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Sports

ESPN: Regrets reporter's 'sinner' comment on gay NBA player

ESPN: Regrets reporter's 'sinner' comment on gay NBA player
In a Friday, Sept. 28, 2012 file photo, Boston Celtics' Jason Collins poses during Celtics NBA basketball media day at the team's training facility in Waltham, Mass. (AP Photo/Michael Dwyer)
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NEW YORK (AP) - ESPN says that it regrets the "distraction" caused by one of its reporters who described Jason Collins as a sinner after the NBA center publicly revealed that he was gay.

Chris Broussard, who covers the NBA for ESPN, had said on the air that Collins and others in the NBA who engage in premarital sex or adultery were "walking in open rebellion to God, and to Jesus Christ." Broussard, a former reporter for The New York Times, spoke during ESPN's "Outside the Lines" program Monday discussing Collins' announcement.

In an article in Sports Illustrated, Collins became the first male athlete in one of the country's four major sports to come out as gay.

ESPN's Josh Krulewitz said the network regrets that a discussion of personal viewpoints became a "distraction." The network offered its own view of Collins' news: "ESPN is fully committed to diversity and welcomes Jason Collins' announcement," he said.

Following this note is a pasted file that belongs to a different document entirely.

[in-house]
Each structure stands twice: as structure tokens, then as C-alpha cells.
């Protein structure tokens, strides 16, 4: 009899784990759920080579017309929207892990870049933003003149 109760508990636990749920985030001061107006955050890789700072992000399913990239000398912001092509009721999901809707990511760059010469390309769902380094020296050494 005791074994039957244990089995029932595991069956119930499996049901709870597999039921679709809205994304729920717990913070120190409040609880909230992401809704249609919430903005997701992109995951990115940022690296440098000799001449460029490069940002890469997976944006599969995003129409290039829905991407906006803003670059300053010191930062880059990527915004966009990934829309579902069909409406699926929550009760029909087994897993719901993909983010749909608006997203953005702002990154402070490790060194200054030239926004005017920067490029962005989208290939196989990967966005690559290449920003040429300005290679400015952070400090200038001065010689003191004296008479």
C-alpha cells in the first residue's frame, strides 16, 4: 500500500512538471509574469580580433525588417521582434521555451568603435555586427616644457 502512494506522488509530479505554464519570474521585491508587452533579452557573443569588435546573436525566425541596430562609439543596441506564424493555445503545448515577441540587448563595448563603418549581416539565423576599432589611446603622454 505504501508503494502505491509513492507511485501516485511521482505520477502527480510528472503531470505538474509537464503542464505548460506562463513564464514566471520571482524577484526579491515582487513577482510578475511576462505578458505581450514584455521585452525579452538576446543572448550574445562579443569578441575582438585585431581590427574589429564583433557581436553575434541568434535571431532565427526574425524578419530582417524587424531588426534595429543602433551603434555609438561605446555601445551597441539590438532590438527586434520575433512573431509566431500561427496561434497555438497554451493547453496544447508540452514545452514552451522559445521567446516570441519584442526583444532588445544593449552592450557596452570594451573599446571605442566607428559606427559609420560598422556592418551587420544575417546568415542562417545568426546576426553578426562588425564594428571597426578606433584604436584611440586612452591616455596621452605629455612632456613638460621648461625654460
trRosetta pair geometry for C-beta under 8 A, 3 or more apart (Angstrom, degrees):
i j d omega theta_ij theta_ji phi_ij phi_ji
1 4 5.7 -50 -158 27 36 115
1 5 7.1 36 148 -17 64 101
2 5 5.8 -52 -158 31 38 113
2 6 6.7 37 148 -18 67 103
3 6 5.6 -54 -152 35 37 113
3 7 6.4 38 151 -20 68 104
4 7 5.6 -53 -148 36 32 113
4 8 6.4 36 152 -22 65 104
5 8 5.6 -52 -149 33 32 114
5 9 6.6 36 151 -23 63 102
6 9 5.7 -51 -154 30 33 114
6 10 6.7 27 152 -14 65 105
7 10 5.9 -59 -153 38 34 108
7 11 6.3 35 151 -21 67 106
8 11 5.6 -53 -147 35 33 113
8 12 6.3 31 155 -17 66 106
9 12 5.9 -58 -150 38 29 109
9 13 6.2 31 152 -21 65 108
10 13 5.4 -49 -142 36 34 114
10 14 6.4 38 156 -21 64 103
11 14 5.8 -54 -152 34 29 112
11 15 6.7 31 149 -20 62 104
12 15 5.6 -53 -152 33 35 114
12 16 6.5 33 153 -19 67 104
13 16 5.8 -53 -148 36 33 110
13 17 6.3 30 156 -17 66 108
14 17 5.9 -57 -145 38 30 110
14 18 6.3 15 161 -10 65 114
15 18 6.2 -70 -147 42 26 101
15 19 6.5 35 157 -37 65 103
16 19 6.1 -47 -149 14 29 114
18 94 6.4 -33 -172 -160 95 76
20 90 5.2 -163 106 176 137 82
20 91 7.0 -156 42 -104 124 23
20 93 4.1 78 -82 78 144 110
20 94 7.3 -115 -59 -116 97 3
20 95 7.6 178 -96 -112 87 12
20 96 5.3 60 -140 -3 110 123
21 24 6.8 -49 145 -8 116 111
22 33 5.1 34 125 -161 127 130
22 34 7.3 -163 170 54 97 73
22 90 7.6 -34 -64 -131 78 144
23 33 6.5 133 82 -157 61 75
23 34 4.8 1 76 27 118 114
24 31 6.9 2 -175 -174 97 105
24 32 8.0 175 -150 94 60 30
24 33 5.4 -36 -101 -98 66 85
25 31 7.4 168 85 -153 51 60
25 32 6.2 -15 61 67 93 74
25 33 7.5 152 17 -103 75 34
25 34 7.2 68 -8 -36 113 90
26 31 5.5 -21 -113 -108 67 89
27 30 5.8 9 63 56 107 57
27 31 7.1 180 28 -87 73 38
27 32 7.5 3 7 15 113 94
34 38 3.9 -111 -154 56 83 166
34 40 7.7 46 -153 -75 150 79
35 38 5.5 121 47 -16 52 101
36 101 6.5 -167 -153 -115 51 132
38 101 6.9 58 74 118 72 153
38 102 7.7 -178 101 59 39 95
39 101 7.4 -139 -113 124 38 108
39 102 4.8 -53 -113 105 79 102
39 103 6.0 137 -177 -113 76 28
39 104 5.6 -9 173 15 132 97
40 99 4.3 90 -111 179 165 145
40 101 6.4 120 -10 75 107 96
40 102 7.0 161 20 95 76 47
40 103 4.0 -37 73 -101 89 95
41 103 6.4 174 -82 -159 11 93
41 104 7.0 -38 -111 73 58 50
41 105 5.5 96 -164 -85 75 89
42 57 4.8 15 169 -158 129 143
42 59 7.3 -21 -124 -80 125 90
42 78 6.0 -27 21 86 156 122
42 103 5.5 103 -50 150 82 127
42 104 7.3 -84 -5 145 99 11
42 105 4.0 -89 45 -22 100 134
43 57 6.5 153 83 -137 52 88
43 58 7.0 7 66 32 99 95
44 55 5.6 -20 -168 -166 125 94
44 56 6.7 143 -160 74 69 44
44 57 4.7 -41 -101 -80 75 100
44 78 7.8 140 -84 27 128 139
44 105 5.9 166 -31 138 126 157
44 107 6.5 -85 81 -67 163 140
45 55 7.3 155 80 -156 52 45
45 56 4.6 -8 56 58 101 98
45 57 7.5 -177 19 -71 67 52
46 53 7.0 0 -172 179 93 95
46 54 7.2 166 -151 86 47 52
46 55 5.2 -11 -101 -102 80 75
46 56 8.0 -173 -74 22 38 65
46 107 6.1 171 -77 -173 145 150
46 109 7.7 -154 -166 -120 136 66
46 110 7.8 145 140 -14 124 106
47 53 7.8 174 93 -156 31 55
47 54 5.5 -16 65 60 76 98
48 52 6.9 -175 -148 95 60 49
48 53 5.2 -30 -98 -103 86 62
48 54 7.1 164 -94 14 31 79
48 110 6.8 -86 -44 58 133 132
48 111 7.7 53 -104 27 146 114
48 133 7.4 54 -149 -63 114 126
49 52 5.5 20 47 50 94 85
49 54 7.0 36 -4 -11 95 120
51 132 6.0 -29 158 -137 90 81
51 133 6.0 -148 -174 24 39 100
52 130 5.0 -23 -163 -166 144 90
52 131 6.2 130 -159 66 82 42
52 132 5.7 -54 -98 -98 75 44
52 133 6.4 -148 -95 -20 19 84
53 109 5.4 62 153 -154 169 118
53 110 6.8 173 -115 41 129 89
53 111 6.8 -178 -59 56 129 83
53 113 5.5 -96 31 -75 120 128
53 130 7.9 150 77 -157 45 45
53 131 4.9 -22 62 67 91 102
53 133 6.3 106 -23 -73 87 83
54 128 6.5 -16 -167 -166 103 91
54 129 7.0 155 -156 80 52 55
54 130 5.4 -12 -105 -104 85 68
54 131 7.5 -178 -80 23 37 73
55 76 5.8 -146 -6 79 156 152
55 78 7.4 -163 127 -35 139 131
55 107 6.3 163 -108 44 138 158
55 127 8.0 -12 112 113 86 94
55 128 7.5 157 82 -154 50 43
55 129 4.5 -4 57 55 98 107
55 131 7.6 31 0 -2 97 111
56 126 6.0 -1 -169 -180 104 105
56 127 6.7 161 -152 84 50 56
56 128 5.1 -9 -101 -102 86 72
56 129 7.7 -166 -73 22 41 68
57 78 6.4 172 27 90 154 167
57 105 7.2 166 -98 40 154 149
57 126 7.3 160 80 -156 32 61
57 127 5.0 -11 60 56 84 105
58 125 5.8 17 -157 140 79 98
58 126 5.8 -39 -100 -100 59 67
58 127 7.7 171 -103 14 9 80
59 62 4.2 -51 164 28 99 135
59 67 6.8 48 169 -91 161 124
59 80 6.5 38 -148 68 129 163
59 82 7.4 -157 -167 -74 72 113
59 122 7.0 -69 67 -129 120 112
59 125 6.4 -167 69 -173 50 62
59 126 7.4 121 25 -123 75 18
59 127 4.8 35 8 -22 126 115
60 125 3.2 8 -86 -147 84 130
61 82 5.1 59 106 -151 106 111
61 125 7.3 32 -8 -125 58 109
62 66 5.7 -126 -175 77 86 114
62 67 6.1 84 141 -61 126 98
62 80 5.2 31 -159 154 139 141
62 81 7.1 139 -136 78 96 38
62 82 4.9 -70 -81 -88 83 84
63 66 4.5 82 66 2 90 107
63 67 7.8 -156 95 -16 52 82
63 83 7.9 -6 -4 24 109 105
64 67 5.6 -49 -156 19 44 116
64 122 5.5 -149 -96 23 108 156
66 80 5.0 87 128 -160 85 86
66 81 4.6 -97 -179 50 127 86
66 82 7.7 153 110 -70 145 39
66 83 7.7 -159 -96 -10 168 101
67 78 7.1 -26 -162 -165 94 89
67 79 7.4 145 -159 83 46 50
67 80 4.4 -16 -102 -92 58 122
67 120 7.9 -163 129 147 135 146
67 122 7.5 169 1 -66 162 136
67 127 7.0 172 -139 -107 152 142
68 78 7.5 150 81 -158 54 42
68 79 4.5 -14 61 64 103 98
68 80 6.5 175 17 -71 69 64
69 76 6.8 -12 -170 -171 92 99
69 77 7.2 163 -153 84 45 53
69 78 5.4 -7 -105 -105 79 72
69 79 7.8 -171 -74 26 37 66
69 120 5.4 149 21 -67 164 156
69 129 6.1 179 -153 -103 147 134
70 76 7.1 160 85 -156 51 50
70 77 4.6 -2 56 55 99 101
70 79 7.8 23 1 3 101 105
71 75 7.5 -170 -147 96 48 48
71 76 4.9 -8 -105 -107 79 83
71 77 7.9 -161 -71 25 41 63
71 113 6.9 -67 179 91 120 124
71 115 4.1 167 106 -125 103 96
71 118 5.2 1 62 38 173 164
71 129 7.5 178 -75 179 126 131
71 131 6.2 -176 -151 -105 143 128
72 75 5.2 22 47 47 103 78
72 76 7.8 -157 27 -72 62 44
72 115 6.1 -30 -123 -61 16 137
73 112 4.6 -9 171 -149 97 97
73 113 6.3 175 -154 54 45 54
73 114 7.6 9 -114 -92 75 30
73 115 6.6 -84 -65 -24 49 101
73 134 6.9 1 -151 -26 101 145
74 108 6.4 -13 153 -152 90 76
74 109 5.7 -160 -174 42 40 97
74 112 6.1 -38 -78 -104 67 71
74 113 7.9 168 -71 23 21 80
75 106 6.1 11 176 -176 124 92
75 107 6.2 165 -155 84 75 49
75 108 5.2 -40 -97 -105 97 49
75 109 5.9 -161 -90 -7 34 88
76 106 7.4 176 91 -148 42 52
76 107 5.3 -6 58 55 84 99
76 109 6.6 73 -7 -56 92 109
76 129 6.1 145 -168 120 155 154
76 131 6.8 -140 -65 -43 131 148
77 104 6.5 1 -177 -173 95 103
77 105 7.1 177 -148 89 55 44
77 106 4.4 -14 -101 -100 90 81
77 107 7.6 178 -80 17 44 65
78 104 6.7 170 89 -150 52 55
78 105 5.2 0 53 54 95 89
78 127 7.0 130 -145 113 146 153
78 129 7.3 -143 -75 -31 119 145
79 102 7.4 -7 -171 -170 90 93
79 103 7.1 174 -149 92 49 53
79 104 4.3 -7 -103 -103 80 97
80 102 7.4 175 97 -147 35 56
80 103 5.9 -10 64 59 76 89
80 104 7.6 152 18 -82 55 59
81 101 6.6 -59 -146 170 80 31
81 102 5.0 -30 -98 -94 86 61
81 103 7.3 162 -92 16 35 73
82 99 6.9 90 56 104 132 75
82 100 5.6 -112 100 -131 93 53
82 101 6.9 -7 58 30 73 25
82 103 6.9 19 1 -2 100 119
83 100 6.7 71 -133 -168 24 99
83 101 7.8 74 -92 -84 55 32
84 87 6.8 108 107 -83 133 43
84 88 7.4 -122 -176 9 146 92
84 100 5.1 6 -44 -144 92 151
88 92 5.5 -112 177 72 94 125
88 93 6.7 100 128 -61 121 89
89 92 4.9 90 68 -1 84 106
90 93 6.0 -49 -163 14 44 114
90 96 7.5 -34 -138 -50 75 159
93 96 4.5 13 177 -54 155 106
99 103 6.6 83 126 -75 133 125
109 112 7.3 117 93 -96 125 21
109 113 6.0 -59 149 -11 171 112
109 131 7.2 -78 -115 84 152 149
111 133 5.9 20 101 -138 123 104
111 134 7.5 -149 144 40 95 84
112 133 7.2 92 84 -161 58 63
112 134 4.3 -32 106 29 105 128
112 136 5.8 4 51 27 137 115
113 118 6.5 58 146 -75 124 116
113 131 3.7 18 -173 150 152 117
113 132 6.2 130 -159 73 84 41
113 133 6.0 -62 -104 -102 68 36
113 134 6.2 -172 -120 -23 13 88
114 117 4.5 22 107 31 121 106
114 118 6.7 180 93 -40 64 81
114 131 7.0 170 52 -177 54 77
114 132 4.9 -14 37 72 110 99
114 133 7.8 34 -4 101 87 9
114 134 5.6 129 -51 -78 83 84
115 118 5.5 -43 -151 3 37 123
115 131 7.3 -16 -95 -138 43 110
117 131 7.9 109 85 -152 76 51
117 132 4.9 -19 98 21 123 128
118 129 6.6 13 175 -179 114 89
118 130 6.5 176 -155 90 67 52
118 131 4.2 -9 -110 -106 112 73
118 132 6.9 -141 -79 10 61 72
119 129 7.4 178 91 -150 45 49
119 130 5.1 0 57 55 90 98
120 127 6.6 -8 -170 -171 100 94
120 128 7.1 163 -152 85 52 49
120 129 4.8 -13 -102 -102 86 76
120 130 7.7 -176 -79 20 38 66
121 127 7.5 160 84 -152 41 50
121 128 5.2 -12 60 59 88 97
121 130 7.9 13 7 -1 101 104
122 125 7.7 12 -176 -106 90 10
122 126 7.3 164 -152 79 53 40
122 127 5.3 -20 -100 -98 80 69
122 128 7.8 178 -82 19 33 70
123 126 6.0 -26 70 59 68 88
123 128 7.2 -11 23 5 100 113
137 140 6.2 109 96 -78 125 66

During his on-the-air discussion, Broussard described himself as a Christian.

"I don't agree with homosexuality," he said. "I think it's a sin, as I think all sex outside of marriage between a man and a woman is."

Broussard in an online message on Tuesday said that he had previously discussed his point of view about homosexuality publicly.

"I realize that some people disagree with my opinion, and I accept and respect that," he wrote. "As has been the case in the past, my beliefs have not and will not impact my ability to report on the NBA. I believe Jason Collins displayed bravery with his announcement ... and I have no objection to him or anyone else playing in the NBA."

Collins, in an interview with The New York Times on Tuesday, noted that he is a Christian, too.

"This is all about tolerance and acceptance and America is the best country in the world because we're all entitled to our opinions and beliefs but we don't have to agree," he said. "And obviously I don't agree with his statement."
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